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adjective, duck·i·er, duck·i·est. Informal.
  1. fine; excellent; wonderful.
  2. darling; charming; cute.

Origin of ducky1

First recorded in 1810–20; duck1 + -y1


noun, plural duck·ies. British Slang.
  1. (used as a term of endearment or familiarity) dear; sweetheart; darling; pet.

Origin of ducky2

1530–40; duck1 + -y2 (perhaps alteration by folk etymology of Middle Dutch docke doll
Dictionary.com Unabridged Based on the Random House Unabridged Dictionary, © Random House, Inc. 2018

Examples from the Web for ducky

Contemporary Examples

Historical Examples

  • I wouldn't mind so much if I didn't know that Ducky Lucky will be delighted.


    Dorothy Whitehill

  • She and Ducky slept in the sitting-room now, while the four boys had the bedroom.

  • "I am quite equal to taking care of myself, and of Ducky too," she said loftily.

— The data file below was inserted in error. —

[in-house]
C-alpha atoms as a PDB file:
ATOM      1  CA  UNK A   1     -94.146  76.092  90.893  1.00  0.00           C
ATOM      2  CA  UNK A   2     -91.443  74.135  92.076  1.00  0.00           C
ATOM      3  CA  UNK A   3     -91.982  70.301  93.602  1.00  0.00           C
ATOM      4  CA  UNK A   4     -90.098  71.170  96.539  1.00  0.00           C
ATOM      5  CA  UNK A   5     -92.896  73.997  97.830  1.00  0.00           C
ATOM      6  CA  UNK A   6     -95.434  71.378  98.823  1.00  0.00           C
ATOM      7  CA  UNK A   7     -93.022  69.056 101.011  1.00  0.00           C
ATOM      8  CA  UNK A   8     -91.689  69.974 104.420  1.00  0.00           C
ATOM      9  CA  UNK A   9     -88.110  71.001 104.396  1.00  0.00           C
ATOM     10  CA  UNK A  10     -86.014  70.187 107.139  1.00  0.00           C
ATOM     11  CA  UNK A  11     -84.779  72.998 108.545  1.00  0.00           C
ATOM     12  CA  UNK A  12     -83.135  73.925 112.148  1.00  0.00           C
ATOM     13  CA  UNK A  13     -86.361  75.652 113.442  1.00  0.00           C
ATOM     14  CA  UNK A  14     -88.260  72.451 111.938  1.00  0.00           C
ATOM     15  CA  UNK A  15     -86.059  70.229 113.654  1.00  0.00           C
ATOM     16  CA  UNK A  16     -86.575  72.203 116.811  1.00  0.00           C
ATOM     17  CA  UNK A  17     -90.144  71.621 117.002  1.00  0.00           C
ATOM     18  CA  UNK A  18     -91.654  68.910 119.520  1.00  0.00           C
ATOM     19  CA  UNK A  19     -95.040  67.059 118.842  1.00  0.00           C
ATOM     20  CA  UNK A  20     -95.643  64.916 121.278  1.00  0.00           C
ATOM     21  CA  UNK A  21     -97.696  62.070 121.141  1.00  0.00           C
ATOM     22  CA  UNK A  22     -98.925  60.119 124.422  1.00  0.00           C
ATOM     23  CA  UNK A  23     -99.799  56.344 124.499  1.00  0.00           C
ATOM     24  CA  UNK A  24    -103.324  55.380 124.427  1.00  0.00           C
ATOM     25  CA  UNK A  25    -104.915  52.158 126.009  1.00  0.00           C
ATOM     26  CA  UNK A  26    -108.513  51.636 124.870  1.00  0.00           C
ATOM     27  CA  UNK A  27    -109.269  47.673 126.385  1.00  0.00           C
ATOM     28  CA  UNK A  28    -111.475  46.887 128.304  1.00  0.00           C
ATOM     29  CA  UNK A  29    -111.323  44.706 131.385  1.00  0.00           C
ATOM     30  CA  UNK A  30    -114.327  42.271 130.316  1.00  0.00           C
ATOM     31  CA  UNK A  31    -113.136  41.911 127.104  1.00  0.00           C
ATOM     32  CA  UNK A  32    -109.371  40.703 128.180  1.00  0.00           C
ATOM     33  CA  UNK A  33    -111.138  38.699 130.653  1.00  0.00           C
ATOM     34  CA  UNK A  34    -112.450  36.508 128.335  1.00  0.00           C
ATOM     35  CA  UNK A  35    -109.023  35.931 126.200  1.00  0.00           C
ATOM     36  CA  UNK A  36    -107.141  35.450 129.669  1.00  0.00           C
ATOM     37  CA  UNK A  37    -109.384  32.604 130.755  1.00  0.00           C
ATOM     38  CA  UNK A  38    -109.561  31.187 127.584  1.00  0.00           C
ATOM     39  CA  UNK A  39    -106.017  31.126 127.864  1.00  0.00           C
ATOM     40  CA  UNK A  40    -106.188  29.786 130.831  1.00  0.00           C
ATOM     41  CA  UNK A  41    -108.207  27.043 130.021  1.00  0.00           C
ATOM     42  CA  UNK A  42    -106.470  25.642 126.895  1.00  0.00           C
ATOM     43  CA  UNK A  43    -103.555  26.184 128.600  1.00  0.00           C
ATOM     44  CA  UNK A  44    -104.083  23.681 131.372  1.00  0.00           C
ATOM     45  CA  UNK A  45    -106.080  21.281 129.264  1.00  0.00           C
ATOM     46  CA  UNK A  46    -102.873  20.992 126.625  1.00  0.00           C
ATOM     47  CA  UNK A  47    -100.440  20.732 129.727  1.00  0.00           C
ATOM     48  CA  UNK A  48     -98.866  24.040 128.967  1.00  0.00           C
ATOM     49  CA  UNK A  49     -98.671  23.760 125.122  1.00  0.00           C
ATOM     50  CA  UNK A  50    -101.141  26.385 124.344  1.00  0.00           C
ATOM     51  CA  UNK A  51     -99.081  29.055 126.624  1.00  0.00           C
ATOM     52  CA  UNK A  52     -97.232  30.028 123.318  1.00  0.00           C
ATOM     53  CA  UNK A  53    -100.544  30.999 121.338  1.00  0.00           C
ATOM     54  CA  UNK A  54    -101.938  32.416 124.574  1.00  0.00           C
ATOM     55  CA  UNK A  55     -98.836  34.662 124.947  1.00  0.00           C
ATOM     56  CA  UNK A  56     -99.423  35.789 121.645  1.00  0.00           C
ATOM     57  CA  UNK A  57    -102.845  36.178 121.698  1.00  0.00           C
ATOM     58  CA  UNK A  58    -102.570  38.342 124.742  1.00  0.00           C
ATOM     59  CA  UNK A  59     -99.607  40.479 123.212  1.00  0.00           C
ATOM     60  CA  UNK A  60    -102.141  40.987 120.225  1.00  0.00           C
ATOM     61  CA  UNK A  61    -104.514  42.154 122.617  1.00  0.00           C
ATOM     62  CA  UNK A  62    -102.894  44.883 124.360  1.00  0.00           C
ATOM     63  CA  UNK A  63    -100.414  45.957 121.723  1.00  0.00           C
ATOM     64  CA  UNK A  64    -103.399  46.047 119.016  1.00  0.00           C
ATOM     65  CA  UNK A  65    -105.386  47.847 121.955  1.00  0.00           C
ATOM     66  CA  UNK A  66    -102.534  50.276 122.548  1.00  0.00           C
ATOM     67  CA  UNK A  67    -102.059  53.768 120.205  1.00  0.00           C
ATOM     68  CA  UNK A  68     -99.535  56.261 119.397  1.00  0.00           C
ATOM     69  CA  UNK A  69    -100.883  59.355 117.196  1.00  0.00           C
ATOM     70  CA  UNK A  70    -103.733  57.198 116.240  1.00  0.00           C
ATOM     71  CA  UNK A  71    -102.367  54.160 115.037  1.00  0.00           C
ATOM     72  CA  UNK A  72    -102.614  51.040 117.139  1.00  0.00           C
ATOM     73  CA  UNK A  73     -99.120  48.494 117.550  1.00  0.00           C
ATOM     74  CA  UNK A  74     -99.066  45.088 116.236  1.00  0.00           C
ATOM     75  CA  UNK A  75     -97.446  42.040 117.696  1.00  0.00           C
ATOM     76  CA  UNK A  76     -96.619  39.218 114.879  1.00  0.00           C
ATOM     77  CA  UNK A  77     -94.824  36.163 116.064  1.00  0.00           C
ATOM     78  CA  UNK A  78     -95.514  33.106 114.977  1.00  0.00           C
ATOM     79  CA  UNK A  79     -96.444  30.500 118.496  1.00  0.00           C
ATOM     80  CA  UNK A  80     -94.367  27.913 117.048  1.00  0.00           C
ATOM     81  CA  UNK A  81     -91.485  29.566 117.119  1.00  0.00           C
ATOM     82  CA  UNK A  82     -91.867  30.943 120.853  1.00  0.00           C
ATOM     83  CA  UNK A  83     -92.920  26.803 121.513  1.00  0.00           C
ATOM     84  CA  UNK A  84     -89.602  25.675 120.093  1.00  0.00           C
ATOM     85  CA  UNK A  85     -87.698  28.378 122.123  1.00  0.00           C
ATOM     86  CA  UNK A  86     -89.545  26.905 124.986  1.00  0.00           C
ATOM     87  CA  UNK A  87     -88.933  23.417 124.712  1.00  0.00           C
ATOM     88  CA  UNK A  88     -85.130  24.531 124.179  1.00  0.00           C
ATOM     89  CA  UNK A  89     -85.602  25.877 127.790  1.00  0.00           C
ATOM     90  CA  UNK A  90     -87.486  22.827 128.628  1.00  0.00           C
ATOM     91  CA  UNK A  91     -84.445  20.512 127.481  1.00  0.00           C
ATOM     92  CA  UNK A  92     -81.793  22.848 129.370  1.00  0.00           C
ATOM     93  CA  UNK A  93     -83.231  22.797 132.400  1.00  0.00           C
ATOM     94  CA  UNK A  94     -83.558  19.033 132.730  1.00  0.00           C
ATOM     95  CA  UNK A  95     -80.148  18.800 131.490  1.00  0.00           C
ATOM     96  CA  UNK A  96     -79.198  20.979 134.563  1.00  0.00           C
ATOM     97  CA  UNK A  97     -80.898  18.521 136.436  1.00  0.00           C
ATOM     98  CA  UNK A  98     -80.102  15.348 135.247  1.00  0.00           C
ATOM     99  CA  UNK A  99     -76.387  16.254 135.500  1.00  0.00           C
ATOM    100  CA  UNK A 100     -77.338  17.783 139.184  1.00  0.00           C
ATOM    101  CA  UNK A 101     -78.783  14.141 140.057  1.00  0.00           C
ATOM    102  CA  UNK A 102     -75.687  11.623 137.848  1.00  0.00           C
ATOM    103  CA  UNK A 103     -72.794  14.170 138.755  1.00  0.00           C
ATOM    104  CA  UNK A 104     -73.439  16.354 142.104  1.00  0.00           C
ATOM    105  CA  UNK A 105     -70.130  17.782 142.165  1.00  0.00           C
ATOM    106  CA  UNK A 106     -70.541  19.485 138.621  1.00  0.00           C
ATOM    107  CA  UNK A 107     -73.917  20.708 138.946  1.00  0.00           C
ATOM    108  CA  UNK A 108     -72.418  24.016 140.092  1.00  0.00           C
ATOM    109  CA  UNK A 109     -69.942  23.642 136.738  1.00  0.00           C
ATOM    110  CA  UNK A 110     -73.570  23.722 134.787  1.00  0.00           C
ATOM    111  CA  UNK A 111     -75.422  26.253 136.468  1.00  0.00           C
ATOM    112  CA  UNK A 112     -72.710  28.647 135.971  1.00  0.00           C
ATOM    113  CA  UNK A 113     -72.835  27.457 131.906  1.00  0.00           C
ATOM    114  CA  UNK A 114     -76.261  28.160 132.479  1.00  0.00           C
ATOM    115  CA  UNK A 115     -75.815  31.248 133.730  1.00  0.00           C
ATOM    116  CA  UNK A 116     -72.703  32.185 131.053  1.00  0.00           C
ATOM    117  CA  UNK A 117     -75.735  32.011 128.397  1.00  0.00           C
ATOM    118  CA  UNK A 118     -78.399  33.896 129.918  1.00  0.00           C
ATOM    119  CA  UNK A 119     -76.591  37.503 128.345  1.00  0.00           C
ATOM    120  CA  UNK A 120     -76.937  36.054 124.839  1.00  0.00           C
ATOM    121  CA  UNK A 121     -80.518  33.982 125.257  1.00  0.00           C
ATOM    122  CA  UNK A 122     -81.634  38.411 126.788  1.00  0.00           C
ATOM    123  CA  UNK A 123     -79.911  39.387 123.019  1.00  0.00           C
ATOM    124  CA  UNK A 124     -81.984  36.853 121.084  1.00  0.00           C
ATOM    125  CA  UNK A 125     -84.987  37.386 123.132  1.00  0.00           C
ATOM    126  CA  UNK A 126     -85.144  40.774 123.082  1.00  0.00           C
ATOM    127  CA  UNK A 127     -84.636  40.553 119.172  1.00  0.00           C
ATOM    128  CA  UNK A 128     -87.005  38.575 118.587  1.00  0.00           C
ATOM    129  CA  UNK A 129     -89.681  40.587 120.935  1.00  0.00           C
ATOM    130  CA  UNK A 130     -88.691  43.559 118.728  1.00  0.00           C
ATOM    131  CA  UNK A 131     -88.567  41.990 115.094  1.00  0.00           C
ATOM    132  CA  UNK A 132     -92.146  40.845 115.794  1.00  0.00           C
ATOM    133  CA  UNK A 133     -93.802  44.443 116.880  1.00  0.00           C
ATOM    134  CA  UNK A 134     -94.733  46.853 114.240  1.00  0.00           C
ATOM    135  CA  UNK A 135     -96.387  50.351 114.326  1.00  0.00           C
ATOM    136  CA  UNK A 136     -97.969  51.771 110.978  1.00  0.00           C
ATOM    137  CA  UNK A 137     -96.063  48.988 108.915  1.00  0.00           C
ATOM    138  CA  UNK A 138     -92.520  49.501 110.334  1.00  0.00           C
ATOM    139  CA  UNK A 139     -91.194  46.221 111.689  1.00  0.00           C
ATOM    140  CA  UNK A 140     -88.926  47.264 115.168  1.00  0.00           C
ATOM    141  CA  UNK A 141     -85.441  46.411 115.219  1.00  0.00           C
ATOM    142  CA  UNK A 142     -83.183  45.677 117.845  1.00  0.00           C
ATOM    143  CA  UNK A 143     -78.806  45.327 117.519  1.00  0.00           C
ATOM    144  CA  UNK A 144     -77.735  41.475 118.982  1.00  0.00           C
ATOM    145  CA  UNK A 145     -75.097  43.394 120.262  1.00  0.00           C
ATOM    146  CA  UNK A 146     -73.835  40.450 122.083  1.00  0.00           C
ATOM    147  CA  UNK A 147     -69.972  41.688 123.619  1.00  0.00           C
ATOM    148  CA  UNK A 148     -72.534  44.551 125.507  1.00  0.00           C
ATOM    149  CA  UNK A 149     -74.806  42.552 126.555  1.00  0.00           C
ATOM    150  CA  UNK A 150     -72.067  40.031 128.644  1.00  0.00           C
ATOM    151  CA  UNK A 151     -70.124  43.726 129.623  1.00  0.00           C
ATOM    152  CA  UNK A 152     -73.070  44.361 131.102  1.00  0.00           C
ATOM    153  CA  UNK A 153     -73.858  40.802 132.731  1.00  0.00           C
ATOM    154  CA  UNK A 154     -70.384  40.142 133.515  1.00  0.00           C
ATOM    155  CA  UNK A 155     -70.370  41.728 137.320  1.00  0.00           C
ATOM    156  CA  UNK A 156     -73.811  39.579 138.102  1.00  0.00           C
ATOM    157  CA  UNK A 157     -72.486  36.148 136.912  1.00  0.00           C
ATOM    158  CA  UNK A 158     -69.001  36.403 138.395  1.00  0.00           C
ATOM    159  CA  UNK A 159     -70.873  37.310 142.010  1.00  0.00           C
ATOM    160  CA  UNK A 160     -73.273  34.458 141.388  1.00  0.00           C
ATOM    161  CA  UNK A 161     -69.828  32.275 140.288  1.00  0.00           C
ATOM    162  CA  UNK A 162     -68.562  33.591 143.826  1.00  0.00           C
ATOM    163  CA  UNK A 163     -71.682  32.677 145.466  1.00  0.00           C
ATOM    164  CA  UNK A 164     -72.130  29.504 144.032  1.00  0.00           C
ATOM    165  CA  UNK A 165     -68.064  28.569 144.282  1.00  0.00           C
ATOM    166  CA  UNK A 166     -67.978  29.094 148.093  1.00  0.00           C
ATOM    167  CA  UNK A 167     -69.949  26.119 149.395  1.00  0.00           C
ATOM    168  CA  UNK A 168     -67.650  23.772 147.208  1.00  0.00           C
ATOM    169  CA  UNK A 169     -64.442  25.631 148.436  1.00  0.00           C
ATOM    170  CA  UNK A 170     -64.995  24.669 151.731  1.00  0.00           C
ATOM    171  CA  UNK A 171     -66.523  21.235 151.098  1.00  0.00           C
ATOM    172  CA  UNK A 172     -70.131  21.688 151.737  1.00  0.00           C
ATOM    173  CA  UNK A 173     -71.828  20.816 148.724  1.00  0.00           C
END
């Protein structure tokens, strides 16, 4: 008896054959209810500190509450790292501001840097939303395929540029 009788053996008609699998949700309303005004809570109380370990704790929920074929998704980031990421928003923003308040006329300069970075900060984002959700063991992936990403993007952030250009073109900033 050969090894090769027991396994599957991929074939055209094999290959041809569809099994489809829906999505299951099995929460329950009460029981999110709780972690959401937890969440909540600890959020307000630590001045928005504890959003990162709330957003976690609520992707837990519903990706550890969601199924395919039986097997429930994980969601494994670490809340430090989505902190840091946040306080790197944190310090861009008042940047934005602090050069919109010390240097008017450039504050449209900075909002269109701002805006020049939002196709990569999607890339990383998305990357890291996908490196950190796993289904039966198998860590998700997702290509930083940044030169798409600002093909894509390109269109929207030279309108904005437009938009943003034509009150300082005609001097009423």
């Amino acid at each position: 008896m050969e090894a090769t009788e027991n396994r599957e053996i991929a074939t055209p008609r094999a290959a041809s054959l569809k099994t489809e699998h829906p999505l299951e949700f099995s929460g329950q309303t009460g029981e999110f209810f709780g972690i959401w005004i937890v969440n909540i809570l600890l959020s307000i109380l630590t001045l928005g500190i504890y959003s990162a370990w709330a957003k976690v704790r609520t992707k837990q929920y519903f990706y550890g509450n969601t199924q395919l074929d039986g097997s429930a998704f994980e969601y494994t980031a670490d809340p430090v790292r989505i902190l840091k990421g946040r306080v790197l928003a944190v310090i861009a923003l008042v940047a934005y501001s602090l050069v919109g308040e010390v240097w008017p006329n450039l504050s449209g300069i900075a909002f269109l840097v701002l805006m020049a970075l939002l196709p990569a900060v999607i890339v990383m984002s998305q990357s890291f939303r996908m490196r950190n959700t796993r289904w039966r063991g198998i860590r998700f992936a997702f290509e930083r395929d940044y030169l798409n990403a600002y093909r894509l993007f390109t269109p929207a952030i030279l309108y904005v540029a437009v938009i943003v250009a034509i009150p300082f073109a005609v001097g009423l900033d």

• It is Father, dear Father, and he does not know his little Ducky at all!

  • That is to say, it is about the trouble that came before Ducky was born; you remember it?

British Dictionary definitions for ducky



noun plural duckies
  1. British darling or dear: used as a term of endearment among women, but now often used in imitation of the supposed usage of homosexual men
  1. delightful; fine
Collins English Dictionary - Complete & Unabridged 2012 Digital Edition © William Collins Sons & Co. Ltd. 1979, 1986 © HarperCollins Publishers 1998, 2000, 2003, 2005, 2006, 2007, 2009, 2012

Word Origin and History for ducky


"excellent," slang from 1897 (often ironical),perhaps from duckie as a term of endearment (early 19c.). Probably not related to much earlier slang noun meaning "a woman's breast" ["...whose pritty duckys I trust shortly to kysse," Henry VIII, c.1536 letter to Anne Boleyn, who, contrary to rumor, did not have three of them].

Online Etymology Dictionary, © 2010 Douglas Harper

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